Rafael Nadal and Kevin Anderson will face-off in the US Open final on Sunday, which will give the former a chance to claim a third New York crown and 16th Grand Slam trophy while the latter will be going for his first major title.
It will be their fifth meeting overall, and just second at a Slam, with Nadal owning a clean 4-0 record lead over the tall South African, who has only ever mustered to win one set over the Spanish star.
Nadal is contesting his 23rd Grand Slam final while Anderson is experiencing his first.
Here’s a closer look at this final match of the Grand Slam season.
It’s no secret that Anderson is a power-hitter but to get a better idea of how aggressive he’s been this tournament, just check out his winner count. In his last three matches alone, the South African fired a combined 179 winners across 12 sets played. That’s an average of approximately 15 winners per set.
He is of course the ace leader of the tournament, with a total of 114 aces, and has won an average of 83 per cent of the points on his first serve throughout the event.
Anderson has dropped serve just five times this fortnight and he actually held serve in his first 55 service games this US Open until he finally faltered.
While Nadal of course does not get as many free points with his serve the way Anderson does, the Spaniard’s service has been a real asset this fortnight as he won an average of 76 per cent of the points on his first serve, and, more impressively, 64 per cent of the points on his second serve, which is the second-highest percentage of the tournament in that category.
The two-time US Open champion dropped serve seven times in 21 sets contested so far in New York.
— Kelsey Anderson (@KelseyOAnderson) September 9, 2017
The theme this US Open, and probably this year, has been the stunning success of players who have returned from lengthy injury-enforced breaks, many of which included surgeries.
From US Open finalists Madison Keys (two wrist surgeries) and Sloane Stephens (foot surgery), to semi-finalist Juan Martin del Potro (three wrist surgeries), to Nadal, who has battled physical problems throughout his whole career, this fortnight has been a bundle of inspiration for anyone injured out there (we’re not forgetting Petra Kvitova and Kaia Kanepi of course).
Anderson’s own comeback tale is equally impressive. The 31-year-old fought past ankle, knee and shoulder issues last season then had to skip this year’s Australian Open with a hip injury. He slipped to No. 80 in the world in January – his lowest ranking in seven years – but now has a chance to re-enter the top-10 if he wins the title on Sunday.
Nadal has saved 18 out of 25 break points (72%) faced this fortnight while Anderson saved 17/22 (77%). Their break point conversion rate is very similar with Nadal winning 40% of the break point opportunities he created and Anderson winning 39% of his. In a match-up where serve will be key, it will be interesting to see who will be more clutch – the 23-time Slam finalist or the debutant?
Anderson emerged from the bottom half of the draw, which was the softer side in the absence of Andy Murray, who was initially the No. 2 seed but withdrew a day after the draw was made leaving it lopsided and unbalanced. The early exits of Alexander Zverev, Marin Cilic, Tomas Berdych and other high seeds left that bottom half wide open and a quick look at the average ranking of Anderson’s opponents – 149 compared to 68 for Nadal – will show he could have had a much tougher path under different circumstances.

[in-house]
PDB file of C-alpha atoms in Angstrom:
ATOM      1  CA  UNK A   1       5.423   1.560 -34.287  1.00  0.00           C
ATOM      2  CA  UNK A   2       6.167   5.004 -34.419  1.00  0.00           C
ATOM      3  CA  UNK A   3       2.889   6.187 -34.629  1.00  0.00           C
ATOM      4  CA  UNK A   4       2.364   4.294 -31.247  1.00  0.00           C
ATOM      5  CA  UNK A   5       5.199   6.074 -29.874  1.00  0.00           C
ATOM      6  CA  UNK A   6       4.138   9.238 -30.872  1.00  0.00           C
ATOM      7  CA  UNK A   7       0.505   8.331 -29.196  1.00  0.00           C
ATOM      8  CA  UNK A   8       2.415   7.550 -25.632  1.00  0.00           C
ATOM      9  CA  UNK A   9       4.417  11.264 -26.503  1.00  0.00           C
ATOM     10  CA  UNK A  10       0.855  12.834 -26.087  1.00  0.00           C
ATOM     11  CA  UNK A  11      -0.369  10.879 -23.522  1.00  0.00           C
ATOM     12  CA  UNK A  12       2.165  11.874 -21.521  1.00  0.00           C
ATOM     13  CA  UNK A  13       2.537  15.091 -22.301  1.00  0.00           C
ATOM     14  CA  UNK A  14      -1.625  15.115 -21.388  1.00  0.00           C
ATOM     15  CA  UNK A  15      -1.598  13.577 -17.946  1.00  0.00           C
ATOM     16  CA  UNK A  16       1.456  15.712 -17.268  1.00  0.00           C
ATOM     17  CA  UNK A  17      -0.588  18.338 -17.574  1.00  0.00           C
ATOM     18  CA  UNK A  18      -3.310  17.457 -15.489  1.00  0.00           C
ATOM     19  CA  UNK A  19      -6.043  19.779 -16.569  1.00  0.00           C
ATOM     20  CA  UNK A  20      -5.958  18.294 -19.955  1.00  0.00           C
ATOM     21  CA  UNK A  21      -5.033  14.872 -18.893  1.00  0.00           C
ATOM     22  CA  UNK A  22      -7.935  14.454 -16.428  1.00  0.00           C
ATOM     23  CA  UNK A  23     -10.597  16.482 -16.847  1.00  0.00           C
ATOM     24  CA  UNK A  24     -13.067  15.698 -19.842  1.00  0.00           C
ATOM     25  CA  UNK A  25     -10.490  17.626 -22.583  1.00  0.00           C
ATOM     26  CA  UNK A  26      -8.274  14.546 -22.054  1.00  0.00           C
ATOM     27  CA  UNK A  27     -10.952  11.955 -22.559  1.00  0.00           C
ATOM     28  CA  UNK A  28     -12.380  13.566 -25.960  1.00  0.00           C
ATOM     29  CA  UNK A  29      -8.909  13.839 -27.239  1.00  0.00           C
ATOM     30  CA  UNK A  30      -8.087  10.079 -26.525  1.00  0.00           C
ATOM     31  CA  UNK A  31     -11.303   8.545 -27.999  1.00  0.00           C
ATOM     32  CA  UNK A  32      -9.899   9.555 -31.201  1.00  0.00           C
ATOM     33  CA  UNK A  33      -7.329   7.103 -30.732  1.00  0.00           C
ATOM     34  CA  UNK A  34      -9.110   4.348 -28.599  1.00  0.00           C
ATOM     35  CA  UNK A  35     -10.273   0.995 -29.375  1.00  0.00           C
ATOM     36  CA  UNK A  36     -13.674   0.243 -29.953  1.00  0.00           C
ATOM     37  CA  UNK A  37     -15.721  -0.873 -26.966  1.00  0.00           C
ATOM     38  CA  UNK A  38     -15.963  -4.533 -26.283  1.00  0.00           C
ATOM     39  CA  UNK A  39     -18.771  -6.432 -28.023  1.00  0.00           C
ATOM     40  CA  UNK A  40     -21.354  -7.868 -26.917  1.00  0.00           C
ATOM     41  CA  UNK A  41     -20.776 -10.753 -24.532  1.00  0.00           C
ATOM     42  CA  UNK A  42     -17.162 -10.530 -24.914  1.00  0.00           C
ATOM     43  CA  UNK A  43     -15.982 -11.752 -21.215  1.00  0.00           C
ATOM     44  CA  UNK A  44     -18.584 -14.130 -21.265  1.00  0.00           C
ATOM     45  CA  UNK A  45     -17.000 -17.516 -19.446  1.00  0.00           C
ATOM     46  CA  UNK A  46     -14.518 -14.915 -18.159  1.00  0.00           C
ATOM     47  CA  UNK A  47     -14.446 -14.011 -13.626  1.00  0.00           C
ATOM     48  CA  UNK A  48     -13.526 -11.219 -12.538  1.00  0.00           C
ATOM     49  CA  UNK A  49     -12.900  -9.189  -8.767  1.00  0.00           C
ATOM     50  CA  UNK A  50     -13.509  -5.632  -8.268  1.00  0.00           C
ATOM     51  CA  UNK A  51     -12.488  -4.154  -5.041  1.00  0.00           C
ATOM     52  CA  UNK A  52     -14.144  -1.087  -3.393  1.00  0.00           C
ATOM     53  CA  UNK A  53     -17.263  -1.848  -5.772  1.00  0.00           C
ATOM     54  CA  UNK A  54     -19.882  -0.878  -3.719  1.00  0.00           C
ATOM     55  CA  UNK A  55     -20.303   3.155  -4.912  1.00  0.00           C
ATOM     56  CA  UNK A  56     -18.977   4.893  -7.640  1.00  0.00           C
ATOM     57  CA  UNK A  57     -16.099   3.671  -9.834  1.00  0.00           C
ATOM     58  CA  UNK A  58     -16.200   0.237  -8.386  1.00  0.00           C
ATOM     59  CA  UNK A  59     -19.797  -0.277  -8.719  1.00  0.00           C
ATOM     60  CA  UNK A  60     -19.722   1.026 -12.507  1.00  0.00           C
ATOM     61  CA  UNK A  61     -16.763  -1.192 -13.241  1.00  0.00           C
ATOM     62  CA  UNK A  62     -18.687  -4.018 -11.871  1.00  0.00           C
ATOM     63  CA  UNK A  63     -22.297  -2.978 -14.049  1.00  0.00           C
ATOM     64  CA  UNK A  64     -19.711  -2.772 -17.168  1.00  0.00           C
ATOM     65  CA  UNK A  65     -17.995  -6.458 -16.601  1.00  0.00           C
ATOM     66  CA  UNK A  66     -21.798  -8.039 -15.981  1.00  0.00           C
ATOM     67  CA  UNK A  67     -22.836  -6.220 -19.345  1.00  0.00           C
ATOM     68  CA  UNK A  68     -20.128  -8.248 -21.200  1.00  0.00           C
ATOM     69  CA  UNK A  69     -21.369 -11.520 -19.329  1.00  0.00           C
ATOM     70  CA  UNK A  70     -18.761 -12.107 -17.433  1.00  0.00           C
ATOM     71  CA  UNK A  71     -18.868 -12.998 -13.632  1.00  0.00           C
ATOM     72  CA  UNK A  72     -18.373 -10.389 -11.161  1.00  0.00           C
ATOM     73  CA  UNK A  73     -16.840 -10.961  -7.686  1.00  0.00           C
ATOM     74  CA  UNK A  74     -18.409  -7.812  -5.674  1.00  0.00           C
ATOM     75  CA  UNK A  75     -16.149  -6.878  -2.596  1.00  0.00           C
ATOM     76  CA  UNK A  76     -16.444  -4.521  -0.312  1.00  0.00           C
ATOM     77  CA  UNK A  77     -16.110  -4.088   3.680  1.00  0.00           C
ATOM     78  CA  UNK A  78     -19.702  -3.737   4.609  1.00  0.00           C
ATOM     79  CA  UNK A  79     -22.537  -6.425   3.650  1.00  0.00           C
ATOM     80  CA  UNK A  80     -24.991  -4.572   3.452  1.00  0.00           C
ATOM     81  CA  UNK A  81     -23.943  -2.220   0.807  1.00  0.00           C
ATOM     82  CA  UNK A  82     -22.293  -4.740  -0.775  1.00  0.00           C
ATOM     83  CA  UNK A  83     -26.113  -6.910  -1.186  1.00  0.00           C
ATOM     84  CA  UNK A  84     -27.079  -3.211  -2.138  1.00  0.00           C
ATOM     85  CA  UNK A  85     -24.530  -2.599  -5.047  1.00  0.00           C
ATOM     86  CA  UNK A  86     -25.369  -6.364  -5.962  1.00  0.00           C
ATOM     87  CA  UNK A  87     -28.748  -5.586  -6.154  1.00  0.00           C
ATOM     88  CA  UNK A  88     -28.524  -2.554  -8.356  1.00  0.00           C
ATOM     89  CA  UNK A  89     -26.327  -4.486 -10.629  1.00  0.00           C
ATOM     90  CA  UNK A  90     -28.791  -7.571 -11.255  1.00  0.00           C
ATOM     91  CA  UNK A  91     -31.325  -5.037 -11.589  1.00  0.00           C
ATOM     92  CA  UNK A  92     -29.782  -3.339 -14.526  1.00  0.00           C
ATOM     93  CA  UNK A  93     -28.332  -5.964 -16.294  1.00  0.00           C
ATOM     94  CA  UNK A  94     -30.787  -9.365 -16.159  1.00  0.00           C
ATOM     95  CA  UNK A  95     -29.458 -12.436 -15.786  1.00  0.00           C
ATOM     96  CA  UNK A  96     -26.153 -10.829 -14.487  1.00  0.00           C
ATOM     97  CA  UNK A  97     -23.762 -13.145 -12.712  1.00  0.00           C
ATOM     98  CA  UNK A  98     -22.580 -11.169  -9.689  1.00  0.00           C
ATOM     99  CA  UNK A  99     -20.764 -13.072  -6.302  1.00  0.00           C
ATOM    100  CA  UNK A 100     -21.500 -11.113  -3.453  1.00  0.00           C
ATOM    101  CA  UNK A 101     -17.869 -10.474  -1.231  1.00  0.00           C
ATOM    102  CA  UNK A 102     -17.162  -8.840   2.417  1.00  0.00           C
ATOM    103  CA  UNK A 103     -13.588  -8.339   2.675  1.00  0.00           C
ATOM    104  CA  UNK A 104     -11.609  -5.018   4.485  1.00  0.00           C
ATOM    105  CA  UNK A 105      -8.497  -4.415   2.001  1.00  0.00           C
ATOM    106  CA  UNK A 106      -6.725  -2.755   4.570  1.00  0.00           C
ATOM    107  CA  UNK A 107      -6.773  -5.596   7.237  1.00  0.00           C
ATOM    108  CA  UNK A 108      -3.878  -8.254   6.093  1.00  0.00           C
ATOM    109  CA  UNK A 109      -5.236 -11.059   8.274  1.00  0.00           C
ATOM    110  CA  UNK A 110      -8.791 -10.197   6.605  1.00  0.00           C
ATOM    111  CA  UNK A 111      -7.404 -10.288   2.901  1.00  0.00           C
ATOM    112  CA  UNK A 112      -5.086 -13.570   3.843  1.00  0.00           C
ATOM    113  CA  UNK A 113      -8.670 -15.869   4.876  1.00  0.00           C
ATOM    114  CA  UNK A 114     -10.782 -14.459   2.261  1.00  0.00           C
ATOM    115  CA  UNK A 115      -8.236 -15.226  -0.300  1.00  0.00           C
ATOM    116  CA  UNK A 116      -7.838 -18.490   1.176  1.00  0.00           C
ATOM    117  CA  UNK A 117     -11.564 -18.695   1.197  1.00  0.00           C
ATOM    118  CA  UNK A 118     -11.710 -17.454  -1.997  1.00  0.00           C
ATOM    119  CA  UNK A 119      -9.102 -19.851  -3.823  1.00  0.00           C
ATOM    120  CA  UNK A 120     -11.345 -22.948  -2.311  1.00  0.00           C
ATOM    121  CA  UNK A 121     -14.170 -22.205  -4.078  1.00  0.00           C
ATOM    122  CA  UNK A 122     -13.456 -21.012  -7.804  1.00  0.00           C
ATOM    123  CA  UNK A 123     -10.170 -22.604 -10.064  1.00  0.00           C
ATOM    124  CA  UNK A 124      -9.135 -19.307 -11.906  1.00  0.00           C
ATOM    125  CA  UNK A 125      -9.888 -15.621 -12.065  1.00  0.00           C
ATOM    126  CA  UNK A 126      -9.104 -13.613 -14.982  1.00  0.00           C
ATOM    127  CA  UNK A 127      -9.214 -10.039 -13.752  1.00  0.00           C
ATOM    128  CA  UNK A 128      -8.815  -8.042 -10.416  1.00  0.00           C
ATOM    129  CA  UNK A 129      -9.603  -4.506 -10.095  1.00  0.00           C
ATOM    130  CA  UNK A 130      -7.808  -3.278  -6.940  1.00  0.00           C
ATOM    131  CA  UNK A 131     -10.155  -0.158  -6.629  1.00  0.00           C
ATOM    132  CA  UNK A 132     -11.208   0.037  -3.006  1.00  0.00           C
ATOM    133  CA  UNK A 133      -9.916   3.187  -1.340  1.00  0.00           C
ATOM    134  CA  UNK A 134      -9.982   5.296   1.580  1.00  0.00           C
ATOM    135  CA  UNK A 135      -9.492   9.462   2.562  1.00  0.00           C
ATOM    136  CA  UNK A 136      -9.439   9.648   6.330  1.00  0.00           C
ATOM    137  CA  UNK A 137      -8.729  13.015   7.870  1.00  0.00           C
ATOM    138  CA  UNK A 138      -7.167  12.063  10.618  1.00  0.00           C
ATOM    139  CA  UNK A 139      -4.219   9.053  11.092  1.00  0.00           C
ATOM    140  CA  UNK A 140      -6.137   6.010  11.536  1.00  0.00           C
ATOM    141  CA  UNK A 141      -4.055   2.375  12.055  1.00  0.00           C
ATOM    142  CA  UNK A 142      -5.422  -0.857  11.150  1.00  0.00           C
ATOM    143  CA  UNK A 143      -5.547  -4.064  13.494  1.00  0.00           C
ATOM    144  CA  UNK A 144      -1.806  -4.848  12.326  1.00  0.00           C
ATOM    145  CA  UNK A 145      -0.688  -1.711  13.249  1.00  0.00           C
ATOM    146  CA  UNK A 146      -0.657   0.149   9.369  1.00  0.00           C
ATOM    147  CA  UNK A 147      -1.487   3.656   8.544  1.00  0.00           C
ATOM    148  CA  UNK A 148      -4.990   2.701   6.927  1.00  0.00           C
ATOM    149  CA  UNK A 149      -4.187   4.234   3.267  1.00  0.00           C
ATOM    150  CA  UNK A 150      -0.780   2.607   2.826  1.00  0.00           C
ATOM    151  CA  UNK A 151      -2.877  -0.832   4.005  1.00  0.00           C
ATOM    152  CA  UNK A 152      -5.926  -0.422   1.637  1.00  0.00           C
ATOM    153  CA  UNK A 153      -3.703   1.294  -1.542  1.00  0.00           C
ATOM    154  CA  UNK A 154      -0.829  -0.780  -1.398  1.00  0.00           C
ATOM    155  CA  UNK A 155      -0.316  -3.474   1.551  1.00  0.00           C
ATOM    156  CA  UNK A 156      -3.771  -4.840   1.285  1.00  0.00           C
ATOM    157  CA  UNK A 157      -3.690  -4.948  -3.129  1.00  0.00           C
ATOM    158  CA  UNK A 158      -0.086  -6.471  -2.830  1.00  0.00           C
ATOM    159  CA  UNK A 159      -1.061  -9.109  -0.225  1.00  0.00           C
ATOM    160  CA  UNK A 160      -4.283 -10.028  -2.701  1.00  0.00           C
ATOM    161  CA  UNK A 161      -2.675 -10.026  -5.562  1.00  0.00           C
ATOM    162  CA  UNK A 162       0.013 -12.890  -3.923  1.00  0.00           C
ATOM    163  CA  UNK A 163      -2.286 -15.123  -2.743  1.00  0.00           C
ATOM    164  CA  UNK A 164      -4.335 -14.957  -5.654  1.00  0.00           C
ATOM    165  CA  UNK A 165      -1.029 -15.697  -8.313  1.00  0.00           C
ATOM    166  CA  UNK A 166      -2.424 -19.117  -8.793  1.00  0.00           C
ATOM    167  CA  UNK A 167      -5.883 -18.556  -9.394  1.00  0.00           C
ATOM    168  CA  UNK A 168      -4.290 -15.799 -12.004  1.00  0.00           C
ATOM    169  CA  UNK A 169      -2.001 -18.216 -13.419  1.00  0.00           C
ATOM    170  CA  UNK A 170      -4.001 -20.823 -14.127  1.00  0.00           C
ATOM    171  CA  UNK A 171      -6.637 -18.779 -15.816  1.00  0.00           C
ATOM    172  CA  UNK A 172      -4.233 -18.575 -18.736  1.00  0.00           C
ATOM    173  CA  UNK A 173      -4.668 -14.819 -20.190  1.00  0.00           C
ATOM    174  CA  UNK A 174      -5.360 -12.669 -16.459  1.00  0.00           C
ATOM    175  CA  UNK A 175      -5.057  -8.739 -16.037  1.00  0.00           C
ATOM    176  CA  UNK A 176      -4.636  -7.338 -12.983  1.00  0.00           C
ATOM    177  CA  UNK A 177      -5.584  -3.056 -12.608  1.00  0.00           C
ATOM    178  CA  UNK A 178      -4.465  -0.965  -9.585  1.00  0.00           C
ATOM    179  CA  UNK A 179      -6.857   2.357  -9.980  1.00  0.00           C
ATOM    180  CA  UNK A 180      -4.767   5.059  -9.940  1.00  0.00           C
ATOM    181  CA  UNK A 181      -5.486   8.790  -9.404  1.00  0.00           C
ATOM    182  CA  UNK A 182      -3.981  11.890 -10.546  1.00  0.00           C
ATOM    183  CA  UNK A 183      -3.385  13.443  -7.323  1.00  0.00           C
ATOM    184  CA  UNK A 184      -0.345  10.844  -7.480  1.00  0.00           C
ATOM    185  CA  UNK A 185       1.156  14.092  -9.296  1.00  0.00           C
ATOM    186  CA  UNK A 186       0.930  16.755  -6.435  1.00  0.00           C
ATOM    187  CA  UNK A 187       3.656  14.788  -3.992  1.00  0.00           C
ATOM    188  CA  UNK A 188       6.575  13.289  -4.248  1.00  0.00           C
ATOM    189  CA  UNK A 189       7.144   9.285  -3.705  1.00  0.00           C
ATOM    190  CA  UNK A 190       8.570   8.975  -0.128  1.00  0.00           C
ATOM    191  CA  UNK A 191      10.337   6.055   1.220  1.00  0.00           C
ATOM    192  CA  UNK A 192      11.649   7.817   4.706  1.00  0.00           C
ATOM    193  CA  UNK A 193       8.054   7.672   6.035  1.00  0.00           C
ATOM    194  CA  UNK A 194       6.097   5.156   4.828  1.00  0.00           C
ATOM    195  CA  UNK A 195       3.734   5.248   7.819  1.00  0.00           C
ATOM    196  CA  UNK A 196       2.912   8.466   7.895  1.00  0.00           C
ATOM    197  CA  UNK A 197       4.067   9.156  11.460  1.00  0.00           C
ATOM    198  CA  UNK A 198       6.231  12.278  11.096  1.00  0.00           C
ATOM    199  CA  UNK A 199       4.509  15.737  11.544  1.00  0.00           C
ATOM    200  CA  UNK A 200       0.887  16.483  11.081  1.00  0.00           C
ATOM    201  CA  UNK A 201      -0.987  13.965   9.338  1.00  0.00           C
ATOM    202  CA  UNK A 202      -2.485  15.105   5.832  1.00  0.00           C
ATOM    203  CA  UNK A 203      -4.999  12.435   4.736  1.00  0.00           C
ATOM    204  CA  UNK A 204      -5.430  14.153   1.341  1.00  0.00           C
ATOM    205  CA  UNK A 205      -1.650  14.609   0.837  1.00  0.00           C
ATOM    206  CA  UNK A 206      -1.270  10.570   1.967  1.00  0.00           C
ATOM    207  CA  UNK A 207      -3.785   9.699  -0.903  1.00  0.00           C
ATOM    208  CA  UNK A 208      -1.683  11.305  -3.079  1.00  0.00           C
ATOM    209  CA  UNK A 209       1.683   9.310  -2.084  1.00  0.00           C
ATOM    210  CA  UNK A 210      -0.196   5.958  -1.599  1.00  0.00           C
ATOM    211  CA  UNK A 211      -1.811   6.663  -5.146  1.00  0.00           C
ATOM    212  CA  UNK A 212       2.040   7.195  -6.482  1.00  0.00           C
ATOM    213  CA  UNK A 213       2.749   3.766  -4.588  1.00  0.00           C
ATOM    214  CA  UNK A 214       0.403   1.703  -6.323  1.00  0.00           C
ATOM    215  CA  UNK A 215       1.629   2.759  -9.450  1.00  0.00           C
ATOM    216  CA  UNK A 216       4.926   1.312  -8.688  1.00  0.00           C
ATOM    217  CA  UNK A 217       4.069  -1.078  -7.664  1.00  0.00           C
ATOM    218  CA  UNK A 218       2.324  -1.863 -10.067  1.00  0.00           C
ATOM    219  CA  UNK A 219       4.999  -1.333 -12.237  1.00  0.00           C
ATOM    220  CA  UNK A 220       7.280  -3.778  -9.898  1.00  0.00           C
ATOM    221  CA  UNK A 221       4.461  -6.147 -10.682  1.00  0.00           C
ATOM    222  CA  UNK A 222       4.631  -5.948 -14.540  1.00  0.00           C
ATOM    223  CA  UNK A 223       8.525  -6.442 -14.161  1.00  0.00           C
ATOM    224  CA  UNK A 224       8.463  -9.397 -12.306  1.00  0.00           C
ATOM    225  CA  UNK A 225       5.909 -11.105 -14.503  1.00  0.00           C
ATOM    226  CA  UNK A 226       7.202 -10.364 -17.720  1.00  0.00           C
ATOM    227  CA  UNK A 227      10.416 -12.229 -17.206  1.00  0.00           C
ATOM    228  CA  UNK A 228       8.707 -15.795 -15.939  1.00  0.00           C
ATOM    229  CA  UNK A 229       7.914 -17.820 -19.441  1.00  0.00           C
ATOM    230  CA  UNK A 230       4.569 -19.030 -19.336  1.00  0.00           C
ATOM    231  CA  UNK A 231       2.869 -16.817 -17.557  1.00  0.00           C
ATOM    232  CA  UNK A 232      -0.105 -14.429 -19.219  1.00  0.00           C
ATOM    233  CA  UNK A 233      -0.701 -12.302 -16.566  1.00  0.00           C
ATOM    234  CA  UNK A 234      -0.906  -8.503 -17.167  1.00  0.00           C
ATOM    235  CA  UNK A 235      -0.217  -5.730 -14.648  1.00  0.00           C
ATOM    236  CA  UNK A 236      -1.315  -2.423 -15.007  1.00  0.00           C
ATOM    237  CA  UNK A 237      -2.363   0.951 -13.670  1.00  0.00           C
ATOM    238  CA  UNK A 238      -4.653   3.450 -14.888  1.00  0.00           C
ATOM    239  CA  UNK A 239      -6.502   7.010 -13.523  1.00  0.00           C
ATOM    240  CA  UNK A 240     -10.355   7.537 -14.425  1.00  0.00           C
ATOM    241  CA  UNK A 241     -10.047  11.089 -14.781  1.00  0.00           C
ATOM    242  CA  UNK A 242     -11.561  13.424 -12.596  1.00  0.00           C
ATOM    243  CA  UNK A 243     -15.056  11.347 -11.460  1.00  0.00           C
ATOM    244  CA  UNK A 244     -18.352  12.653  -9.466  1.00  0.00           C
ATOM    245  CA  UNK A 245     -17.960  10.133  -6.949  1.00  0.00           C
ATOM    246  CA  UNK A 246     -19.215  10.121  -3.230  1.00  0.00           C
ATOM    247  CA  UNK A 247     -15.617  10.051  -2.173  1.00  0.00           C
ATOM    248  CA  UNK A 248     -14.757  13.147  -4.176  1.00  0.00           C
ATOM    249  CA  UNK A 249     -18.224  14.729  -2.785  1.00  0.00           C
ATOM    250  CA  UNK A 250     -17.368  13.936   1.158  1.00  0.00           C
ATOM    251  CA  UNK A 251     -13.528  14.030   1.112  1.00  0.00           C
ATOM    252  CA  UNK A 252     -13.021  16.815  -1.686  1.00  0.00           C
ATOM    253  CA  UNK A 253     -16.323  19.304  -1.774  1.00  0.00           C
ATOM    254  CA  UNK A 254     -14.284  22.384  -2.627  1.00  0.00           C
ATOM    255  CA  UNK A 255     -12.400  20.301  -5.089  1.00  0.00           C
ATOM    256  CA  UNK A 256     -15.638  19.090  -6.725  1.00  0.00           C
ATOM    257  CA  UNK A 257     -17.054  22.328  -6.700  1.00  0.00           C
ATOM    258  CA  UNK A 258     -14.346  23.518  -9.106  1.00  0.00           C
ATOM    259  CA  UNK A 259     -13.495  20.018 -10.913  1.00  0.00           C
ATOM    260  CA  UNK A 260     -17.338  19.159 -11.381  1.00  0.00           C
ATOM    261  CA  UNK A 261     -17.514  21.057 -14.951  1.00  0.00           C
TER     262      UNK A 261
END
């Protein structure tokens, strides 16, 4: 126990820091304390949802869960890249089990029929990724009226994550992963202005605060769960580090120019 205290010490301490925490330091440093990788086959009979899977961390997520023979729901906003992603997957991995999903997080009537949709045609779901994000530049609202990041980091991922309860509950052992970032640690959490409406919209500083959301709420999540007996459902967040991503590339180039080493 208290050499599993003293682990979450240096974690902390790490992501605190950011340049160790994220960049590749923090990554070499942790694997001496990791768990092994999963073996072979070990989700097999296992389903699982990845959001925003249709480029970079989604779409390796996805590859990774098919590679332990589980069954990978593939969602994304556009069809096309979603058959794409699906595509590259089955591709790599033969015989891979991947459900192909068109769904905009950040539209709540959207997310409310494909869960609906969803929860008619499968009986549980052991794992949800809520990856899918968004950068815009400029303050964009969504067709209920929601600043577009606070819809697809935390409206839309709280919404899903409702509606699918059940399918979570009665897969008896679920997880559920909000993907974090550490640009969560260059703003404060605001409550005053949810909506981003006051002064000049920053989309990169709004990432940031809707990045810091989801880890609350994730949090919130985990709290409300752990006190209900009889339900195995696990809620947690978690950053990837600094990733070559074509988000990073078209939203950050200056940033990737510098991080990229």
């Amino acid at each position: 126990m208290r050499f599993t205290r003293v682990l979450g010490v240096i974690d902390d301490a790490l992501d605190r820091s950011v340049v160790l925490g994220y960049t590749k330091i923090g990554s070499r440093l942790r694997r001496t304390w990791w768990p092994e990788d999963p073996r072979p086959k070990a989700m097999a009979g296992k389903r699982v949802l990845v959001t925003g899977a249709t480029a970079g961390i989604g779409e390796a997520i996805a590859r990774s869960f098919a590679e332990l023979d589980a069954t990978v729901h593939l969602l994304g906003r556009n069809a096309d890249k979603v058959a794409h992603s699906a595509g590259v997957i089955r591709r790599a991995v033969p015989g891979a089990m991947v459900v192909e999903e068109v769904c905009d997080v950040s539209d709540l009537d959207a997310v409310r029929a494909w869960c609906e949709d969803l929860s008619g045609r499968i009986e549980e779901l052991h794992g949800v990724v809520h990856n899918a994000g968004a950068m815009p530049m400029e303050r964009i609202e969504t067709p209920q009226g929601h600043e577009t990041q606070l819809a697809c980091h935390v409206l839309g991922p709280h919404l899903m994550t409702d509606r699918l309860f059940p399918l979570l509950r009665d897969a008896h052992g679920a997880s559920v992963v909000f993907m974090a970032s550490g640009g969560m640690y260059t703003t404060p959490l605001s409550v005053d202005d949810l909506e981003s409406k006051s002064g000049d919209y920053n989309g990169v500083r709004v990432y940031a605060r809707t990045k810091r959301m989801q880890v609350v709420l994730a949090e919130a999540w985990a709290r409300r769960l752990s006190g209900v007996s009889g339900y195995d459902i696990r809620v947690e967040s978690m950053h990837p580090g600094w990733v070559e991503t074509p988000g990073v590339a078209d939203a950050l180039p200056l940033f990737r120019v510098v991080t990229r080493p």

Of course a ranking never tells the whole story and Anderson has had to overcome some tricky opponents like Borna Coric, Sam Querrey, Ernests Gulbis and Pablo Carreno Busta. But facing Nadal in a Slam final is a totally different ball game. Is he well-prepared for it?
3 — Nadal is one of just three men to have won a Grand Slam as a teen, in his 20s and in his 30s, along with Pete Sampras and Ken Rosewall.
3 — This is the third time in Nadal’s career that he has made three Slam finals in the same season (2010, 2011, 2017).
15 — consecutive Grand Slam semi-finals Nadal has now won.
15 — Anderson is projected to move up to No. 15 in the rankings by virtue of reaching the final. He can re-enter the top-10 and move up to No. 10 if he wins the title.
23 — Grand Slam finals Nadal has reached (15-7 win-loss so far).
32 — ranked 32nd in the world, Anderson is the lowest-ranked Grand Slam finalist since a 38th-ranked Jo-Wilfried Tsonga reached the Australian Open final in 2008.
33 — years since a South African man last reached a Grand Slam final. Anderson is the first man from his nation to do so since Kevin Curren lost the 1984 Australian Open final to Mats Wilander.
52 — years since a South African man last reached the US Open final – that was Cliff Drysdale in 1965.
203 — cm, Anderson’s height (6’8″). He is the tallest player to reach a Grand Slam singles final.
Rafael Nadal moved one win away from a third US Open title and 16th Grand Slam crown Friday when he defeated weary Juan Martin del Potro 4-6, 6-0, 6-3, 6-2.
The 31-year-old Spaniard, the 2010 and 2013 champion in New York, will be playing in his 23rd Slam final and third this year, looking to add the US title to his record 10th French Open.
In Sunday’s final, the world number one will face 32nd-ranked Kevin Anderson, the first South African in the championship match in 52 years.
Anderson reached his maiden final at the majors by beating 12th-seeded Pablo Carreno Busta of Spain 4-6, 7-5, 6-3, 6-4.
For 2009 champion Del Potro, Friday’s match was one too many as the physical and emotional toll of seeing off Roger Federer in four sets in the previous round left him spent.
“I have had an amazing season after some tough moments with injuries in recent years,” said Nadal, who started 2017 by finishing runner-up to Federer in Australia.
“It’s a very emotional year for me. I am in the final again and get the chance to fight for another title which is very important.”
Nadal said the key to Friday’s win was a change of tactics after the first set.